Bogleech.com's 2013 Horror Write-off:

" Imaginary Pet "

Submitted by Hisham H

I'm not afraid of the dark. Not really.

In the dark, I'm completely fine. Calm. Happy even.

What I AM afraid of, what I fear most of all, is turning on a light while it's dark.

To reveal something that should not be there.

To reveal something I would rather not see.

So I'm perfectly fine in complete darkness. I'm also fine in a dimly-lit room, with a small lamp perhaps, or a nightlight. The transition from dimly-lit to brightly lit does not bother me. But flicking a light on when it's pitch-black? No can do.

When I do have to use the bathroom at night, I do so in the dark. And I never open my refrigerator at night.

Similarly, I'm perfectly fine groping around in the darkness of my flat, but forget about flipping the switch.

Sometimes my imagination runs wild. Sometime I fear if I turn the lights in the bathroom, I'd catch a glimpse of something bristled and hairy, something that did not belong in a bathroom. Or if I flip a switch in the hallway, I'll see an ill-defined, towering, shadowy something that stands there for a split-second before disappearing.

Strange, isn't it? I do not fear the unknown, but the unknown becoming known. I'd rather live in ignorant bliss.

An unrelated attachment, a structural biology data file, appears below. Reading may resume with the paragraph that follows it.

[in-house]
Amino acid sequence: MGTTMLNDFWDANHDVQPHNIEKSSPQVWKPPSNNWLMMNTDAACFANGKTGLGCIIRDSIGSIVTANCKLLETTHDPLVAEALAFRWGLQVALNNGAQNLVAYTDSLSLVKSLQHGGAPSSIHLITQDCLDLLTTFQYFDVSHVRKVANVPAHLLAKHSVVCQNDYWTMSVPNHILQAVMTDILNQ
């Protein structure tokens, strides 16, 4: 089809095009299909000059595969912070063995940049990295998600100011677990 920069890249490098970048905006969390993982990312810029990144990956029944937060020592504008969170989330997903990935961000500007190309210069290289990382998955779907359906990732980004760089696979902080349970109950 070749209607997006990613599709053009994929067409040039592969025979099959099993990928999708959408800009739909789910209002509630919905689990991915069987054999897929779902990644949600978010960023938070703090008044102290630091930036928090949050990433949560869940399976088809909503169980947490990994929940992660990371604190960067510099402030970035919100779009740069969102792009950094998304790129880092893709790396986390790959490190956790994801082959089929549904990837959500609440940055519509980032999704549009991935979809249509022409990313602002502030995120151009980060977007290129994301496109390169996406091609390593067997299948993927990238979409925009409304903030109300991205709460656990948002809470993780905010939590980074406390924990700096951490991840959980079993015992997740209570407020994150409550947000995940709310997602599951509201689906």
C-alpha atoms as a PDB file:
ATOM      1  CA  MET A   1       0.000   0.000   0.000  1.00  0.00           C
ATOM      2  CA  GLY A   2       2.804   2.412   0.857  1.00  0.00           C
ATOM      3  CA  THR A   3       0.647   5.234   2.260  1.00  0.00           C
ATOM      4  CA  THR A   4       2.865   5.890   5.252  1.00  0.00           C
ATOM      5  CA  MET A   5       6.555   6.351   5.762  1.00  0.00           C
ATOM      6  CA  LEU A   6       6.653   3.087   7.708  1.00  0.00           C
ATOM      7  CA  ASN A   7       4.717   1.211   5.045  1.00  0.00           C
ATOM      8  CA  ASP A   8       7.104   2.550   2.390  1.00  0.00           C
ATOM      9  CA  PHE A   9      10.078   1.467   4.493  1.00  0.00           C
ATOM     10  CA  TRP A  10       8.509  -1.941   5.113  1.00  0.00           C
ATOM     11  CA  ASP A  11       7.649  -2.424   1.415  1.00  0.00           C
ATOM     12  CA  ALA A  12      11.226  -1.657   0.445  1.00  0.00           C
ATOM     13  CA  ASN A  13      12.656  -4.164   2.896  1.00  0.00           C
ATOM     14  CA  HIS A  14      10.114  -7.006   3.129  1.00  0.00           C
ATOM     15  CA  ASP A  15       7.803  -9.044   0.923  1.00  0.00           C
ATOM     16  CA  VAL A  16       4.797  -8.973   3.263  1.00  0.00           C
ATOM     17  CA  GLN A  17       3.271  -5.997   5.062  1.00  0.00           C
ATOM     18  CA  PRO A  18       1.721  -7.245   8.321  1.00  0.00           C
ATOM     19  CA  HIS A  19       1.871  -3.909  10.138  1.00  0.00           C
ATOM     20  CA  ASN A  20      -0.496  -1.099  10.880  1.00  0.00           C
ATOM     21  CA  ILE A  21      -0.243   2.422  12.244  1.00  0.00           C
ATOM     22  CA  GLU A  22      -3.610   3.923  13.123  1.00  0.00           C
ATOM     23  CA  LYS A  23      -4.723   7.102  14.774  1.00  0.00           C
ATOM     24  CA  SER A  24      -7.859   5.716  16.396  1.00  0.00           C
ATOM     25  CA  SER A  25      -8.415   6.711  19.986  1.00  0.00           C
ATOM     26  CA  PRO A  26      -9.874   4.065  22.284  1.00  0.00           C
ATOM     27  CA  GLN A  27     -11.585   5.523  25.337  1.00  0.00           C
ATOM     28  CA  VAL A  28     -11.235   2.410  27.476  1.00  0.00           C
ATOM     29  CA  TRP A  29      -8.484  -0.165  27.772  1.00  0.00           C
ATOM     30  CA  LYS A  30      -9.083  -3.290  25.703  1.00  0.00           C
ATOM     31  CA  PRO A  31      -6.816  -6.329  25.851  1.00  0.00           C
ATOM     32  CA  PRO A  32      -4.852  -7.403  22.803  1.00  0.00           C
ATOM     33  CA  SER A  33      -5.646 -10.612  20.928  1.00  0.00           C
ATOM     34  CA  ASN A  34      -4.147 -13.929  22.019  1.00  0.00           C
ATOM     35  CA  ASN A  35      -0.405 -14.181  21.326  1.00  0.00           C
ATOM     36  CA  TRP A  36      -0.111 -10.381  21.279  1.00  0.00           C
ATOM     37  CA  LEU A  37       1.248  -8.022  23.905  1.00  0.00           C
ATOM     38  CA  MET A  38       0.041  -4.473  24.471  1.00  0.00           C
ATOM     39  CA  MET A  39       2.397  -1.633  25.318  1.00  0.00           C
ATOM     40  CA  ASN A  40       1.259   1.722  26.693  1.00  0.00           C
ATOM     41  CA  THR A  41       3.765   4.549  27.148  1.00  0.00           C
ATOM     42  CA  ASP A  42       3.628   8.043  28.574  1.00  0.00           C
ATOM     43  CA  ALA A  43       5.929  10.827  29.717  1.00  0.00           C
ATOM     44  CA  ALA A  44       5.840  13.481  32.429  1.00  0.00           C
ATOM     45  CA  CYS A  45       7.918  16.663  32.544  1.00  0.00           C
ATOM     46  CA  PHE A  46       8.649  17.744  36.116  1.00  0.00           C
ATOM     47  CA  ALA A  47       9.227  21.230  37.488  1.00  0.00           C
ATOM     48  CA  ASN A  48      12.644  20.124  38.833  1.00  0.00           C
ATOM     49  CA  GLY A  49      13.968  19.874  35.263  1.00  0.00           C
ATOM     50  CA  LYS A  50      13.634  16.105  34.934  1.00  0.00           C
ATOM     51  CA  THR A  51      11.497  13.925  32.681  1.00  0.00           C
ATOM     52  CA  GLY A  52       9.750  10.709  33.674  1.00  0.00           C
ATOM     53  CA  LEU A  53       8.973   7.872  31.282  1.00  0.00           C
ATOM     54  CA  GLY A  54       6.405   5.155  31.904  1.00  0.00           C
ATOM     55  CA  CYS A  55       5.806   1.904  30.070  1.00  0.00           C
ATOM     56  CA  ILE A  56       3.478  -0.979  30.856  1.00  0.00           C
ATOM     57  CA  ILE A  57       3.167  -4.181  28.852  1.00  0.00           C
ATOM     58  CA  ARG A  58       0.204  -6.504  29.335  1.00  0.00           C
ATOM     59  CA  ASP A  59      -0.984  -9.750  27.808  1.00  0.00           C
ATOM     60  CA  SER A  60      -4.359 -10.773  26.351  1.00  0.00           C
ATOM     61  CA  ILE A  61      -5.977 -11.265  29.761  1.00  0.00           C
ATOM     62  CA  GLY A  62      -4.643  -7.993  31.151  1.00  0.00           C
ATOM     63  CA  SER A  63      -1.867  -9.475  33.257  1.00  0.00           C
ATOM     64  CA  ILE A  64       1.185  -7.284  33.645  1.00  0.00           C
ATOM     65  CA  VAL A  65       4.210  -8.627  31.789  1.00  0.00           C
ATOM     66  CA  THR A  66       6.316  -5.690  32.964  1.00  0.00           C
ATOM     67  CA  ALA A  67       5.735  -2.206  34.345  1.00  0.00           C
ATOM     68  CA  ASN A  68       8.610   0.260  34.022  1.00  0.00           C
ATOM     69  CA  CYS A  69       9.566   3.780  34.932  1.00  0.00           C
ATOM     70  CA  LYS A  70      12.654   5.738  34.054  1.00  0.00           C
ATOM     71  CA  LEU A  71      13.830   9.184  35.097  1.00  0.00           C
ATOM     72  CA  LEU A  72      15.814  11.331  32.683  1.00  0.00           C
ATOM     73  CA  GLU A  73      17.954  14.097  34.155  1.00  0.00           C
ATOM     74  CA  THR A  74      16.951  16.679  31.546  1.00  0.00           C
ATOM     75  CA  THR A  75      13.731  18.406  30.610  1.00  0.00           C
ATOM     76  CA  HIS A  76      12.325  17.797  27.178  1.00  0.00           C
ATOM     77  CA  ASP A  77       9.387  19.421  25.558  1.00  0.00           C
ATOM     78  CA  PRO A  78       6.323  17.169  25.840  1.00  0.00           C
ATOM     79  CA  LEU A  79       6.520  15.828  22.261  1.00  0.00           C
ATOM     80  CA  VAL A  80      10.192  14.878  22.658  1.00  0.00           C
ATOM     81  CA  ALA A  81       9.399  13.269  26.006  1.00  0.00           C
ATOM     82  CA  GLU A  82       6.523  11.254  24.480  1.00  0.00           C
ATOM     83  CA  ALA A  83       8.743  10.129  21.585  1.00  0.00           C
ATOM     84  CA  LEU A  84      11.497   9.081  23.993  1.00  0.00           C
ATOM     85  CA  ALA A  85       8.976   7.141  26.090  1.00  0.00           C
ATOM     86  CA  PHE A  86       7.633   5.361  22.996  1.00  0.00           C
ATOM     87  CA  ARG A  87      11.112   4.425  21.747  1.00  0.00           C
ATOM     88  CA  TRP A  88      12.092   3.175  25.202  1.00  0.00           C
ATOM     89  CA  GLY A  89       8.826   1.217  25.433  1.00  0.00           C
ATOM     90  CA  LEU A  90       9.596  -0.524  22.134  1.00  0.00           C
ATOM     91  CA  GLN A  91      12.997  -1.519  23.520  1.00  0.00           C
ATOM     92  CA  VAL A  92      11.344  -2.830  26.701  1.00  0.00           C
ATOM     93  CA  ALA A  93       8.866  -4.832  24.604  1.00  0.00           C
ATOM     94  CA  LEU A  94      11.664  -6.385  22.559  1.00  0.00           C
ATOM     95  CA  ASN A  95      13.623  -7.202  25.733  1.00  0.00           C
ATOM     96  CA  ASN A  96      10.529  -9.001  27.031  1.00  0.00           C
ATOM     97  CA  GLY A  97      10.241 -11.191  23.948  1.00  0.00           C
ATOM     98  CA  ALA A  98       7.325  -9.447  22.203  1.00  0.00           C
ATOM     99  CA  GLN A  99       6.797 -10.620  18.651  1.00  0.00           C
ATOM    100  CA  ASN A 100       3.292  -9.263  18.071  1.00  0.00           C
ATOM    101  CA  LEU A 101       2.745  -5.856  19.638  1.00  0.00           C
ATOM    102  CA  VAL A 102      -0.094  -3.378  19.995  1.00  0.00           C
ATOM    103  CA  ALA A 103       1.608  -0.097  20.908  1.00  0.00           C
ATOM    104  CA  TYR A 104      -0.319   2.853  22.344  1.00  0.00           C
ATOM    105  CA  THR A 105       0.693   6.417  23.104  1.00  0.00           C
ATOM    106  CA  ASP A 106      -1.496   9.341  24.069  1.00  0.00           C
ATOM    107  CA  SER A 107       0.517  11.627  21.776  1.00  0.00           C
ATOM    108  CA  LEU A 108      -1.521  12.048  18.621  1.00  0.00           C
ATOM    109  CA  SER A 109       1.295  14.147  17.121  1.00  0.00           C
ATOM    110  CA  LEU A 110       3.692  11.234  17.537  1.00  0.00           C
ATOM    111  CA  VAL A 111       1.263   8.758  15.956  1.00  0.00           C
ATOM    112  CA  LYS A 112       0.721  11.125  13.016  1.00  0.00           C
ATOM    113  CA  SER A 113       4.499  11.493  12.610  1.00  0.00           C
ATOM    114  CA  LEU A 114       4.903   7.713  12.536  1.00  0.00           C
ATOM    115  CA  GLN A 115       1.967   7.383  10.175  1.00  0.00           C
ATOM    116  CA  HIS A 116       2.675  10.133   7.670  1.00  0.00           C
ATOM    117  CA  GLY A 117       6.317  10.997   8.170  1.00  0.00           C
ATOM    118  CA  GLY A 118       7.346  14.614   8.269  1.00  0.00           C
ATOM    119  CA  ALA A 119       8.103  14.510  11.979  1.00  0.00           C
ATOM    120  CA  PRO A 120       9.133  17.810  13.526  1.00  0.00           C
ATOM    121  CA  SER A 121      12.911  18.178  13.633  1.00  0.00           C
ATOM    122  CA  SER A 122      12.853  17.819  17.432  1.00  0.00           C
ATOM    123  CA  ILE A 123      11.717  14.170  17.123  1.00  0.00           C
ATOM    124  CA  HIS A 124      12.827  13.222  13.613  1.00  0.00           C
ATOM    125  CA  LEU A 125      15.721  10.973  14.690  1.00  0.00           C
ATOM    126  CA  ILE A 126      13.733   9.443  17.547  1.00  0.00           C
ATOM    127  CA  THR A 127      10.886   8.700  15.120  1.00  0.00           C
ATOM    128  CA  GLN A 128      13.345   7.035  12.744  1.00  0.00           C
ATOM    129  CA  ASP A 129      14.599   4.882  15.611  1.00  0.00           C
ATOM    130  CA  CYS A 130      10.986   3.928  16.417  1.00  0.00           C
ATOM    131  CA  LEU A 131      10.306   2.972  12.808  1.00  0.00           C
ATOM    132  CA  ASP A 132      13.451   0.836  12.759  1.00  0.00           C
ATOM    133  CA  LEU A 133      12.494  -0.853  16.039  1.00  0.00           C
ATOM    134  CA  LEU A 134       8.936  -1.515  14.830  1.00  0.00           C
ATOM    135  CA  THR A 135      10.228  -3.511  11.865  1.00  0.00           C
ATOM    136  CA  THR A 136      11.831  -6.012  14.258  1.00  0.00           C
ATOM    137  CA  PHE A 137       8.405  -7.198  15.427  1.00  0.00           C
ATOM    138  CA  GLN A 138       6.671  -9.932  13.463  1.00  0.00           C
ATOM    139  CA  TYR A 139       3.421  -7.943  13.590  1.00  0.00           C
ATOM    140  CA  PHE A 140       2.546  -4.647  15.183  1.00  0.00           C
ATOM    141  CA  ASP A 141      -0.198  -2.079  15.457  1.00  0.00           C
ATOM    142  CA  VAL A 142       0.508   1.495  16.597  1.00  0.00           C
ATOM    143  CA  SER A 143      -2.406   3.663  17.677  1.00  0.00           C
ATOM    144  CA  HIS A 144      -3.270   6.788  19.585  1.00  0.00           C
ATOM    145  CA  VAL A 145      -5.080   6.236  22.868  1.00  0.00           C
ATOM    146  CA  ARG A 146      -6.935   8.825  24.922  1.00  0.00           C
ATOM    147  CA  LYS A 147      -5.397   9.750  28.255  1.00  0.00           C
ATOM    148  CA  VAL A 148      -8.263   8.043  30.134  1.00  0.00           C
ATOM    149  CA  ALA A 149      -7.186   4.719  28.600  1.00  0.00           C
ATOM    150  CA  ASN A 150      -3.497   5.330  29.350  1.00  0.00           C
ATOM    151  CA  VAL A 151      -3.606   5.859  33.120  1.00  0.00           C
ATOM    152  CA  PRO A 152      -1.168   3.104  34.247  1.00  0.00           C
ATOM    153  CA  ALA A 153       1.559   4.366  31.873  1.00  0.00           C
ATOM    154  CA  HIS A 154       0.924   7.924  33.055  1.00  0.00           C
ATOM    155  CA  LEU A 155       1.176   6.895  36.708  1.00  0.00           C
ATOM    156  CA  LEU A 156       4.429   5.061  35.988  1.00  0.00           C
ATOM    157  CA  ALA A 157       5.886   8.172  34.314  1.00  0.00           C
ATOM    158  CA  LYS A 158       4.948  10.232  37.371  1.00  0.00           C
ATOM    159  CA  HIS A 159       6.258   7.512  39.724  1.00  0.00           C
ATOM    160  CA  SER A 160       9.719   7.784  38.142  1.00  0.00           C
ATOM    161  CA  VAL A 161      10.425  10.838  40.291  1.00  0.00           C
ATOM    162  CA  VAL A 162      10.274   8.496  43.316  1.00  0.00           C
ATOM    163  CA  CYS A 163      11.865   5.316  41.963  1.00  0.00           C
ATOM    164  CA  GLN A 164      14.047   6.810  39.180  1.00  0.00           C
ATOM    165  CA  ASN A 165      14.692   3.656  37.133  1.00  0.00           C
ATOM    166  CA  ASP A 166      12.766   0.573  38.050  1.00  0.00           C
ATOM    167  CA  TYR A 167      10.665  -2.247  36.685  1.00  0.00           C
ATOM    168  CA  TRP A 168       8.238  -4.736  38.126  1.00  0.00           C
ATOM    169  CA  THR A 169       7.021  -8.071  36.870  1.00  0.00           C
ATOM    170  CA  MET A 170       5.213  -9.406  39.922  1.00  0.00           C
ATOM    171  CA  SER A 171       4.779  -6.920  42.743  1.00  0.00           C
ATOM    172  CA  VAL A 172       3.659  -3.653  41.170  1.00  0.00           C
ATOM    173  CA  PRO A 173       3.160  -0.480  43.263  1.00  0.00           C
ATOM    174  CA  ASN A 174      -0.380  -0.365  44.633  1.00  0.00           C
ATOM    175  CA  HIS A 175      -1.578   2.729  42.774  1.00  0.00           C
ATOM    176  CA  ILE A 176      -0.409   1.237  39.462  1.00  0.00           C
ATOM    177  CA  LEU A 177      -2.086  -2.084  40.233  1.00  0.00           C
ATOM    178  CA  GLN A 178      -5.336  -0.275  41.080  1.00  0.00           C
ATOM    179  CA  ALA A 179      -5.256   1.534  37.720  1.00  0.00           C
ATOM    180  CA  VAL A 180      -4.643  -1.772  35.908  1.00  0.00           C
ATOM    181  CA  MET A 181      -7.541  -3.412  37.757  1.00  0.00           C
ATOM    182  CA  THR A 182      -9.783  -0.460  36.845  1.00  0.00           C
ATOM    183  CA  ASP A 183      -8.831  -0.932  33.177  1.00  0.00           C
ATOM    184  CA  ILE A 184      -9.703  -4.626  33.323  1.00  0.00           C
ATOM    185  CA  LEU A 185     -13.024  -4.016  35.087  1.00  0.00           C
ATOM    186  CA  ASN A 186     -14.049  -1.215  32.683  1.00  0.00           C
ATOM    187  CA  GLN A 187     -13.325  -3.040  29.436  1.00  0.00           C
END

I'd rather piss in dark with a bristly monstrosity not inches away. I'd rather walk past some towering shadow-demon without ever knowing it's there.

I'd rather die not knowing what killed me.

It wasn't this bad you know. I mean, I've always had this condition, but it was much milder. I'd be mildly apprehensive as I turned on the hallway light. I'd flinch as I switch on a flashlight. I'd breathe a sigh of relief as the bathroom revealed itself to be empty after being bathed in the harsh lights of fluorescent tubes.

But at least I could turn on lights. And after the lights were on the fear and anxiety would go away, and real-world concerns would occupy my mind.

This all changed that one time I went to the zoo.

I was feeling a bit down when one of my cousins came around. He was a real conservationist and animal-lover, always talking about saving the penguins or some shit. He had decided that the best way to cheer me up was to take me to the zoo.

At first, I protested; at the time, zoos seemed childish, a wonderland for toddlers, not jaded adults. I would see no wonder in lions and tigers and zebras.

But in the end I gave in due to his sheer persistence, and consoled myself with the fact that maybe there'll be something interesting, maybe they'll have gorillas or alligators or something, or maybe the baboons will decide to have a shit-flinging contest that day.

No such luck. On such a hot day most of the animals showed greater wisdom and better judgement than my cousin and chose to sleep away in the shade. The only excitement we had all day was when a capuchin fell on top of a sleeping capuchin.